You may not be familiar with the name Alice Pearce or Sandra Gould, but I am sure you remember Gladys Kravitz. As the nosy neighbor on the television series Bewitched, Mrs. Kravitz was always causing trouble for Samantha Stephens by peeking into the windows to see what magic Samantha was brewing. It wasn’t long before the name “Gladys Kravitz” entered our lexicon as a synonym for “nosy neighbor.”
I thought of Mrs. Kravitz not too long ago when an older woman in my neighborhood called me about a suspicious incident she observed in her neighbor’s yard several hours earlier. She observed a stranger walking through the yard, looking at the house and poking around the grounds. When I asked her if she called the police, she said “no.” She was afraid of getting involved because she mistakenly thought she would have to identify herself.
There was a time not that long ago that neighbors looked out for one another. But in today’s busy world where face to face connections have been so often replaced by email, texts and tweets, that sense of your neighbors being part of your extended family and the resulting responsibility to look out for each other has significantly diminished. It is important to remember that being a Mrs. Kravitz today is not a bad thing and it can go a long way in protecting your community from crime.
All too often, people don’t want to get involved and report crimes because they are afraid. But, law enforcement officials need community involvement to successfully reduce and prevent crime in our neighborhoods. Police and the Attorney General’s office cannot do their job of catching and prosecuting criminals without people reporting suspicious and criminal activity. You have nothing to fear if you report a crime or are a witness to a crime.
The police can't be everywhere at once and they need our eyes watching our neighborhoods to help keep everyone as safe as possible. Neighbors are the ones who really know what is going on and are most likely to be the first to see a crime and call for help. Neighbors are in the best position to keep their own neighborhood safe.
Keeping your eyes open for unknown individuals in the neighborhood will help prevent neighborhood crime because criminals are less likely to strike an area or street that seems to have a strong presence of “nosy neighbors.” Neighbors who immediately report suspicious people, cars or trucks to the police also help prevent neighborhood crime. You never know when your description may help identify a known criminal who has chosen your comfort zone to lurk.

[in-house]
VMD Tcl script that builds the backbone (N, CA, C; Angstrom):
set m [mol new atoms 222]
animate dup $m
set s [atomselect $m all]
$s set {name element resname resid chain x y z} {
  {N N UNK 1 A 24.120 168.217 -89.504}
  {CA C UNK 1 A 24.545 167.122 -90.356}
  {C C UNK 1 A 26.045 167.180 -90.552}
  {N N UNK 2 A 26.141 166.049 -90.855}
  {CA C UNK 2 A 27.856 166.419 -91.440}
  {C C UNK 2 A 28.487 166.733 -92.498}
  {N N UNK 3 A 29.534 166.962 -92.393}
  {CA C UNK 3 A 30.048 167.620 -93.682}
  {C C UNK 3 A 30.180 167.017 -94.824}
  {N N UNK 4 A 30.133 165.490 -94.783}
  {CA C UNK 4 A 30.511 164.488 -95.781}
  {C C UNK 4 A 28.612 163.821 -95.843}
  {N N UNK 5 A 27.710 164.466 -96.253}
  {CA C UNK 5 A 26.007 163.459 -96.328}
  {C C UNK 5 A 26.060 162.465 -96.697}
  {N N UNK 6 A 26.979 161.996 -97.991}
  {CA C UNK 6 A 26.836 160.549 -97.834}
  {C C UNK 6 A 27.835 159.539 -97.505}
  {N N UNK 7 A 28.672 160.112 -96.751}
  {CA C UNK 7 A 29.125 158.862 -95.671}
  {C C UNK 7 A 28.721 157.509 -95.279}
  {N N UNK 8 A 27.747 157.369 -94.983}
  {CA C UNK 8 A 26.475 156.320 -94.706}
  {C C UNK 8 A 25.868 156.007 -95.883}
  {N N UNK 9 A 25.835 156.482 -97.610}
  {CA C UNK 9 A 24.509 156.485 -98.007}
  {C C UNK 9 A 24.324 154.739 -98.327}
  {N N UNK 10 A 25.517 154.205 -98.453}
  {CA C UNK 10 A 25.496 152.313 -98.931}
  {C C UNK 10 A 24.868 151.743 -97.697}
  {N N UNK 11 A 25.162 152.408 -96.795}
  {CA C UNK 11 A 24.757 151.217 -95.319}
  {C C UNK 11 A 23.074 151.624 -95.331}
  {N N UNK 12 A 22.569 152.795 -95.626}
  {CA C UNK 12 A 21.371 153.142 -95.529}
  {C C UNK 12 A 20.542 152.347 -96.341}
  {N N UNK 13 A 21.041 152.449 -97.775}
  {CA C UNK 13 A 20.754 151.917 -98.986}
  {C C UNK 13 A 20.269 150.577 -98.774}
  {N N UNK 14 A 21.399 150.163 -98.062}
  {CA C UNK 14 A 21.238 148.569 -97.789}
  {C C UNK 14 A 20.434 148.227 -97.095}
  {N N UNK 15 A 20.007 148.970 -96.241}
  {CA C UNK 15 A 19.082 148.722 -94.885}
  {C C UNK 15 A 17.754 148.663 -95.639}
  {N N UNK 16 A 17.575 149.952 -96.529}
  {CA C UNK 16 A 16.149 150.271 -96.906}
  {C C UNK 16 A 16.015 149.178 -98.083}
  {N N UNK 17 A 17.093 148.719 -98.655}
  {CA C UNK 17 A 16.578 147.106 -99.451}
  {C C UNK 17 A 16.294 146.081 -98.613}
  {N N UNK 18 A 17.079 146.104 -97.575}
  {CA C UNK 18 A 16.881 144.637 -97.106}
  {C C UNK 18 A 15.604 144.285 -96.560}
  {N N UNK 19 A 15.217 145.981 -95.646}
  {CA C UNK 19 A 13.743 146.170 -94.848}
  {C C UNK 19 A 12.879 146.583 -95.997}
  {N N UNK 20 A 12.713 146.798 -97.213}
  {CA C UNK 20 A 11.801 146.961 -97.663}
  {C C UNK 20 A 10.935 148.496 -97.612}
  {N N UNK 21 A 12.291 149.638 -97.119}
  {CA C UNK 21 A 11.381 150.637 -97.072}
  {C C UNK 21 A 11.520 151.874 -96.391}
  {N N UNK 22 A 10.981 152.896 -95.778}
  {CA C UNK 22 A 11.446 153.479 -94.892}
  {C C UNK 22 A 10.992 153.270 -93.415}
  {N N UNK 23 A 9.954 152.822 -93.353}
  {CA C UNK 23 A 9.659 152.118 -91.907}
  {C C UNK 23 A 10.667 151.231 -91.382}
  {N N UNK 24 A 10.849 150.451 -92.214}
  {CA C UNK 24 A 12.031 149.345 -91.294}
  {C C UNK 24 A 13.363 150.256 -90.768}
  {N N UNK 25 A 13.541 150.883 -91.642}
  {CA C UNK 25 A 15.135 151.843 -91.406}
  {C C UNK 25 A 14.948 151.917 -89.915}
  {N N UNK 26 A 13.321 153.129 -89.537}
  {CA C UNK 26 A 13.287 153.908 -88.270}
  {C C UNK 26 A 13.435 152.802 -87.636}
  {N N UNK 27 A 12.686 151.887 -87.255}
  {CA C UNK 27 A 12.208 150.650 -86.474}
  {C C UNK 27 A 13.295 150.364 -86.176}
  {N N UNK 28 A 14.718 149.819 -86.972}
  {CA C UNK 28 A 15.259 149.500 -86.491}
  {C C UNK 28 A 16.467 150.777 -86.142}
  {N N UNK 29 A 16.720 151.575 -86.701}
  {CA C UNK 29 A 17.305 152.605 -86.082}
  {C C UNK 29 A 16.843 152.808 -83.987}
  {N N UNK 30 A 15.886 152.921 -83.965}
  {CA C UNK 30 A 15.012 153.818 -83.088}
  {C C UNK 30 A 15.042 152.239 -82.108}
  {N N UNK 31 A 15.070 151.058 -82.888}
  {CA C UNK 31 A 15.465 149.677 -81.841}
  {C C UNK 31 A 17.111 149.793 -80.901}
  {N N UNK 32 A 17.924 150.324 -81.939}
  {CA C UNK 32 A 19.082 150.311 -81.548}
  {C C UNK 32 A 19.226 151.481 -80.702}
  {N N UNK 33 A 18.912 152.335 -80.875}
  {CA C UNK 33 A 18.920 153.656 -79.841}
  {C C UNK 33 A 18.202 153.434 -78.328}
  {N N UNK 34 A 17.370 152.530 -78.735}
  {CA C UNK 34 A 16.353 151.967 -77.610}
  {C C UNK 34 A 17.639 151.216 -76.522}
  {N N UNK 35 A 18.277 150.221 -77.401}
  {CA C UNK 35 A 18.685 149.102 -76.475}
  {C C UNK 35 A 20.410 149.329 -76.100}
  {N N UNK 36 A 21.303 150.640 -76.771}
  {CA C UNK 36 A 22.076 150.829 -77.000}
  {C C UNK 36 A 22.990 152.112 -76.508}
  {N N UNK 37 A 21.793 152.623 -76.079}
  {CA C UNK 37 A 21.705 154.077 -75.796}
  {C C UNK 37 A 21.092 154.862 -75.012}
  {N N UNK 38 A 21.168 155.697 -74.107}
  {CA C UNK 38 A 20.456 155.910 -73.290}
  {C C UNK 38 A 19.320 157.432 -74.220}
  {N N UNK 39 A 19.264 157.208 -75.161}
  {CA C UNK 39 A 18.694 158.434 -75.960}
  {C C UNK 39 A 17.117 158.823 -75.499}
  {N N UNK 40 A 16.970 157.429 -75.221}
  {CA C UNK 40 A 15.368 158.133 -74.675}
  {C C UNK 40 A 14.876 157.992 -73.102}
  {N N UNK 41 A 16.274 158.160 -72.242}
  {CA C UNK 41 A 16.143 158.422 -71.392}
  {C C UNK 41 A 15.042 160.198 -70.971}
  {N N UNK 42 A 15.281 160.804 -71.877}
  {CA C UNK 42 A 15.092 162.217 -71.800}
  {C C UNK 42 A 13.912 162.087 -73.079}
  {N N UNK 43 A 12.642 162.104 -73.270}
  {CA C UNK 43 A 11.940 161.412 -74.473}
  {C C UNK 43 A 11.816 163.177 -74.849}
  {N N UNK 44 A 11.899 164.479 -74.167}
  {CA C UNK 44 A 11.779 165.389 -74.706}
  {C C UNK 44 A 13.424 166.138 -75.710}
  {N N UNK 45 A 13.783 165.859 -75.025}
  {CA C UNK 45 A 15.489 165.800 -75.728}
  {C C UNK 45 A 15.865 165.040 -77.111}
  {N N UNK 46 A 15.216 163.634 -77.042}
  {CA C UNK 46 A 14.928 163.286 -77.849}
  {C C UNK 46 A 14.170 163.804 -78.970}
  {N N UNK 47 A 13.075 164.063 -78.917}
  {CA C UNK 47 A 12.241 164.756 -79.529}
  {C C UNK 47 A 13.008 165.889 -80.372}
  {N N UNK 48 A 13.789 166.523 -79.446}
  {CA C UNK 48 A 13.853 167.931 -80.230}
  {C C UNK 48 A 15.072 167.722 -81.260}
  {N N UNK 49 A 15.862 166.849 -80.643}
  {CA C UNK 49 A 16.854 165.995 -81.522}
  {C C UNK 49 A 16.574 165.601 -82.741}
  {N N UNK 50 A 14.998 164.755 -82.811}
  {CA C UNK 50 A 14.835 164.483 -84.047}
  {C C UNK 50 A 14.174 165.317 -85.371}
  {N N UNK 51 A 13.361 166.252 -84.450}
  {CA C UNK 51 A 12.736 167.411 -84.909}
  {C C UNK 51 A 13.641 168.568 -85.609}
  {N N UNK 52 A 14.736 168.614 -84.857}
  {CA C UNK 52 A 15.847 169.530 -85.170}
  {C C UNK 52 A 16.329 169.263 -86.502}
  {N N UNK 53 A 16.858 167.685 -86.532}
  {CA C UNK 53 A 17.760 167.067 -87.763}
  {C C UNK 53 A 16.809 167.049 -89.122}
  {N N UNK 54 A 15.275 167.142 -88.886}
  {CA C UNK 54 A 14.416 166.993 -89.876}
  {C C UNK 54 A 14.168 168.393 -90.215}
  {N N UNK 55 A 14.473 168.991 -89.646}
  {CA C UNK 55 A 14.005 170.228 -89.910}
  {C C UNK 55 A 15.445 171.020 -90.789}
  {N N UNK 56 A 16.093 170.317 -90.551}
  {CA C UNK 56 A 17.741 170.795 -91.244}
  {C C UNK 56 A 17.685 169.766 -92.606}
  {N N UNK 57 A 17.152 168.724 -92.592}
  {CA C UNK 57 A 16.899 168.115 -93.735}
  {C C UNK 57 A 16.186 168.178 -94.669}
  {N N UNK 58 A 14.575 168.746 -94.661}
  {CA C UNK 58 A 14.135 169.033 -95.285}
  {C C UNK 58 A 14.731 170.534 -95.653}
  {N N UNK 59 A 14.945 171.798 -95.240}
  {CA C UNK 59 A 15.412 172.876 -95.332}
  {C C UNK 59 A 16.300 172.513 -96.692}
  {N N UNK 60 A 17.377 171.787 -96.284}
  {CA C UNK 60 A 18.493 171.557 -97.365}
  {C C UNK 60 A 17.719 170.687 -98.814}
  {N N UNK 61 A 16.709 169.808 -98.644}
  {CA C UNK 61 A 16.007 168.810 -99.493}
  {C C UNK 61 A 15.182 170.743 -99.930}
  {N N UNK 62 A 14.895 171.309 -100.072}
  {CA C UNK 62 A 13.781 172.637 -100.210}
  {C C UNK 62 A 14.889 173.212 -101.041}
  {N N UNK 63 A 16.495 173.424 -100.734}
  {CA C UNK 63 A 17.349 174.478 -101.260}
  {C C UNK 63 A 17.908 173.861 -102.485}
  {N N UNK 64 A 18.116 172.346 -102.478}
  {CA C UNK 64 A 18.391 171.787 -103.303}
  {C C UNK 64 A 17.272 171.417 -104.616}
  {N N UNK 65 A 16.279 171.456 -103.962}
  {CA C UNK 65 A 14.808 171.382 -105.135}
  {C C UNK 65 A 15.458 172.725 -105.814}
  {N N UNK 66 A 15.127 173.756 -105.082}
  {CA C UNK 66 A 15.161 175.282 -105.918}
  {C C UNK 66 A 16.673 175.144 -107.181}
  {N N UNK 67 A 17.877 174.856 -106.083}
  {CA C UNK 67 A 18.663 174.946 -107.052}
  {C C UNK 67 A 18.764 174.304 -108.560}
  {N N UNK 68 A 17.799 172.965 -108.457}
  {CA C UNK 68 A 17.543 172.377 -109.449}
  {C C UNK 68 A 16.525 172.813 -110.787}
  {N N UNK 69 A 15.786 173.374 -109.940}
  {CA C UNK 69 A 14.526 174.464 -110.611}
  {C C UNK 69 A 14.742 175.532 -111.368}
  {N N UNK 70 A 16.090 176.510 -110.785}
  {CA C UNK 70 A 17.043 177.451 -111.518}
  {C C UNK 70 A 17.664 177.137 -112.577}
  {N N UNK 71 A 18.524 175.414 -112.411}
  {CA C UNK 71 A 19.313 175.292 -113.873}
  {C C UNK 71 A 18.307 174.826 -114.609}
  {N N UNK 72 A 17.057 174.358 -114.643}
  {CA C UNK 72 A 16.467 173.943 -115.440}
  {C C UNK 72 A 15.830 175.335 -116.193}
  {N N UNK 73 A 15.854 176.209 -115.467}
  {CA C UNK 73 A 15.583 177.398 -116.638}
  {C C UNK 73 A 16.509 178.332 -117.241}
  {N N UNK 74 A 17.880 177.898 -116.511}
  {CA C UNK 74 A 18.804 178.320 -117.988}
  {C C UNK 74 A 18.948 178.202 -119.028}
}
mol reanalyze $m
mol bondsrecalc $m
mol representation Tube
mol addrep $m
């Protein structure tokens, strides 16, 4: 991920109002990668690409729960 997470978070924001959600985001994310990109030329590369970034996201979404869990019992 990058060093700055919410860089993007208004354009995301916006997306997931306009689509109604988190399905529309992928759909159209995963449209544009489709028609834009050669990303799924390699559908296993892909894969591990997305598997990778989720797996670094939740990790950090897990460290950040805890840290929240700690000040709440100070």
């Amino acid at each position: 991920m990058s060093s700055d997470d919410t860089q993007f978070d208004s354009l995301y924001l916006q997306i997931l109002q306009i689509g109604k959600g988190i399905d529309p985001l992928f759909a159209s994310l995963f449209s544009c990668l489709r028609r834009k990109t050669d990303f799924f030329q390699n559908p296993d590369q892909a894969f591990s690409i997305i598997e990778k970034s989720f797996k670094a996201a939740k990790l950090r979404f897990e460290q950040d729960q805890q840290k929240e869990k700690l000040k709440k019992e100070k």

If your neighborhood doesn’t have an established Neighborhood Watch program, consider starting one. It is a great crime prevention program that enlists the active participation of residents in cooperation with law enforcement to reduce crime, solve problems and improve the quality of life in your area. Participation will teach you and your neighbors how to:
- Recognize and report crimes and suspicious activities
- Protect yourself, your family, and your property,
- Protect your neighbor’s family and property, and
- Identify crime and disorder problems in your area and work with your local police to solve them.
Your local police department can assist you in establishing a Neighborhood Watch program in your neighborhood. Even if you are not involved in a Neighborhood Watch program, you can still take the lessons from the program and apply them to your everyday life.
I hope you will embrace your inner Mrs. Kravitz and report suspicious activity in your neighborhood. Together, we can make crime disappear like magic.